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The workers of Smithfield Foods, Inc. filed suit against their employer recently seeking to get paid for all of the time that they spent working for the company.  According to the lawsuit, Smithfield did not pay the workers for thirty to forty-five minutes that they spent working each day, and that this lost time consisted of time spent by the workers putting on and removing protective clothing and working for the company “off the clock.” The workers contend that, after including this time in their hours worked each week, they are entitled to overtime pay under the Fair Labor Standards Act, which requires employers to pay employees “time and a half” for time spent working more than 40 hours in a workweek.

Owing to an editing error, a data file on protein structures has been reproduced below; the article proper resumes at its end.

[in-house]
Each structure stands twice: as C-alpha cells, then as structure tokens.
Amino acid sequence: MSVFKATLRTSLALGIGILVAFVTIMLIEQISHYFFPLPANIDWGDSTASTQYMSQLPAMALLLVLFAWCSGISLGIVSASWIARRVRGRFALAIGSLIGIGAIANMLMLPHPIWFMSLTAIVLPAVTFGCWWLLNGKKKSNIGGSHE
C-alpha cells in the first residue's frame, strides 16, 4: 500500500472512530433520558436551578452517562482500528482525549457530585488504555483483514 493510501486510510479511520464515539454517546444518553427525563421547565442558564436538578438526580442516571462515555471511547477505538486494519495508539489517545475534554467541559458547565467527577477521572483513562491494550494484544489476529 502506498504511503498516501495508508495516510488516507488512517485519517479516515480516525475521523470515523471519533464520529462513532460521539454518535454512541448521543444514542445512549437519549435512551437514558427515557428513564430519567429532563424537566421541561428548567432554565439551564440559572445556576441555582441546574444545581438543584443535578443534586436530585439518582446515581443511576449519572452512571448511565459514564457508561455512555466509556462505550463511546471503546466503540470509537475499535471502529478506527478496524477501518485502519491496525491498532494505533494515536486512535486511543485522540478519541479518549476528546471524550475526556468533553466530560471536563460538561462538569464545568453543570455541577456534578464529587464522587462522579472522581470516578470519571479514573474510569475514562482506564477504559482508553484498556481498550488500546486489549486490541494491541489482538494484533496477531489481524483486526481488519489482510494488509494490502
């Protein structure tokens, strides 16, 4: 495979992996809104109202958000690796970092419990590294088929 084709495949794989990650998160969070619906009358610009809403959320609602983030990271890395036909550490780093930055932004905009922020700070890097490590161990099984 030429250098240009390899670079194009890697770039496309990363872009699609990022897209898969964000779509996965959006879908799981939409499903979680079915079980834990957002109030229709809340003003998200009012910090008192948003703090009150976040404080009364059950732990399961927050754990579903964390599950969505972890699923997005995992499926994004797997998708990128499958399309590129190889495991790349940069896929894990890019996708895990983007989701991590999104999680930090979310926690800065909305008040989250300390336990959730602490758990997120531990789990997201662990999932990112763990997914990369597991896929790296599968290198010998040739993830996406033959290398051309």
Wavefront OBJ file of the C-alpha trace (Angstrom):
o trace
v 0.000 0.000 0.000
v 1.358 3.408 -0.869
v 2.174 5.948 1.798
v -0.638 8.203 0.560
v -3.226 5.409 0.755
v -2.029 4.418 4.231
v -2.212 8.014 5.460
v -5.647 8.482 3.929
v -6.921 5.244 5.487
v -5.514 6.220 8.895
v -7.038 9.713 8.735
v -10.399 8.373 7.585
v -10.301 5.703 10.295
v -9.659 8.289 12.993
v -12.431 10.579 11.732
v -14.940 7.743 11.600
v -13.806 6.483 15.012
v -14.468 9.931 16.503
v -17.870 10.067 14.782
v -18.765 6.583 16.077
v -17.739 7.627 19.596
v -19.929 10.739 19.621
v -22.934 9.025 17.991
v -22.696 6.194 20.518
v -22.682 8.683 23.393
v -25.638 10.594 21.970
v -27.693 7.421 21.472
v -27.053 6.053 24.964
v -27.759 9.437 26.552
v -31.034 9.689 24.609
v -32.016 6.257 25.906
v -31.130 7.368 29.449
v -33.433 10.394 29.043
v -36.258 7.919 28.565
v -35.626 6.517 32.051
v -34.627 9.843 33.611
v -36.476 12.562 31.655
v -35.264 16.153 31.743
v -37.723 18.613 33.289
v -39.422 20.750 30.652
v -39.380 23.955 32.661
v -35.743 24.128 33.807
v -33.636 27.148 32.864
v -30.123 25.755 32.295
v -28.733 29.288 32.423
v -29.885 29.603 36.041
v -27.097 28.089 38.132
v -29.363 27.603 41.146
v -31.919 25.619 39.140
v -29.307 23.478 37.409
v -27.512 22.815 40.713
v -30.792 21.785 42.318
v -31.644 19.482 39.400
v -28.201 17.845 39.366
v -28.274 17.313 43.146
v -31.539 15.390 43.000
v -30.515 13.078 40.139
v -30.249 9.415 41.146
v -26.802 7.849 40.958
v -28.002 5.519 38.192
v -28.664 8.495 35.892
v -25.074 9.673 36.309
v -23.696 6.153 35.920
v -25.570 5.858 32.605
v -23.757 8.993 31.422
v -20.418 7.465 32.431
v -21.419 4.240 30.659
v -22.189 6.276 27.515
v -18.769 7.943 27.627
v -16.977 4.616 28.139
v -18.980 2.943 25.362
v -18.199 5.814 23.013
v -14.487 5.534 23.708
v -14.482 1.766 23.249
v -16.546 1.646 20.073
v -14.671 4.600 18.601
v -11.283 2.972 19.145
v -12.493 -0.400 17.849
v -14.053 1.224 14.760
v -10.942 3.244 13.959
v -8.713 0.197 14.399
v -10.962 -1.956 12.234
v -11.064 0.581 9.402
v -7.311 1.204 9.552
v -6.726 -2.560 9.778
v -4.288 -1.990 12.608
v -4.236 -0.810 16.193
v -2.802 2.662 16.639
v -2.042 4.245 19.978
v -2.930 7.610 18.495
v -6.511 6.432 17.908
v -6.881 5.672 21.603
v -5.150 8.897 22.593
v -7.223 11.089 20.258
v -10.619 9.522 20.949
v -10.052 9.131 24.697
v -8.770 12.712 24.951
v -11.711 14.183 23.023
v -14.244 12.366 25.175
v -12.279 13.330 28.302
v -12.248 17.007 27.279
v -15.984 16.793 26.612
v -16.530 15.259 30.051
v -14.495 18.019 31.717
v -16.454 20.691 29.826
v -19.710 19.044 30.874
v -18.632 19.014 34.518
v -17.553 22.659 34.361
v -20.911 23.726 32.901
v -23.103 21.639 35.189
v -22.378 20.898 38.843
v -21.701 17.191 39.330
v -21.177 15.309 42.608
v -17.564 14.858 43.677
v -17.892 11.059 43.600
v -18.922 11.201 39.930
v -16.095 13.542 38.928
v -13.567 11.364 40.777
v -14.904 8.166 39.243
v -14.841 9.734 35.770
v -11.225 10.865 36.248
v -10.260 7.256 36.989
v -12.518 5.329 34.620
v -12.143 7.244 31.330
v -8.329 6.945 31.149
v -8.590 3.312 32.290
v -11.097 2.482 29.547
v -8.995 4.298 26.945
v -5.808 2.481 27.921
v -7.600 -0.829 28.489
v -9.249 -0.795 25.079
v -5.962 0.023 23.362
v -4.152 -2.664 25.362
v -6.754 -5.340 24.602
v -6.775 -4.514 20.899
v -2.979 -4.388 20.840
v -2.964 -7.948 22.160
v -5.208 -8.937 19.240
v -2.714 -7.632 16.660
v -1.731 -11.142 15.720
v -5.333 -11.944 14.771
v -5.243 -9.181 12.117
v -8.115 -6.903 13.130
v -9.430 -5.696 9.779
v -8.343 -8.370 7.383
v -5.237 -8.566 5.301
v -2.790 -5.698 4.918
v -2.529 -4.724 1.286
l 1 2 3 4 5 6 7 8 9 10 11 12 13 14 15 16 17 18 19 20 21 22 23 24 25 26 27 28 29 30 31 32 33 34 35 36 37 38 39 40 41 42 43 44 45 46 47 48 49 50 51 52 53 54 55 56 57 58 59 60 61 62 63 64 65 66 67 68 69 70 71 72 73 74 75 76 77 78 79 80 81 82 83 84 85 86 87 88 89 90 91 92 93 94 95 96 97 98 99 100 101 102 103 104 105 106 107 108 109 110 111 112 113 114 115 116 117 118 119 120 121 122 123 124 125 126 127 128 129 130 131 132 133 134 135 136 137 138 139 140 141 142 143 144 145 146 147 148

Unfortunately, the claims of the Smithfield employees are not unusual and there will always be employers looking for ways to get work from their employees without having to pay them.   The Fair Labor Standards Act, however, requires employers to pay employees one and one-half times the normal rate of pay (“time and a half”) for all time worked beyond 40 hours in a workweek, and to include ALL time spent performing work  for the employer’s benefit in this calculation.  This includes time spent putting on and removing necessary protective clothing and gear, working “off the clock,” participating in training, working from home, “idle” time on the job, or any other time spent performing work for the benefit of the employer.  The issue is one of fundamental fairness, and fairness dictates that employers should pay their employees for the benefit of all of their work.

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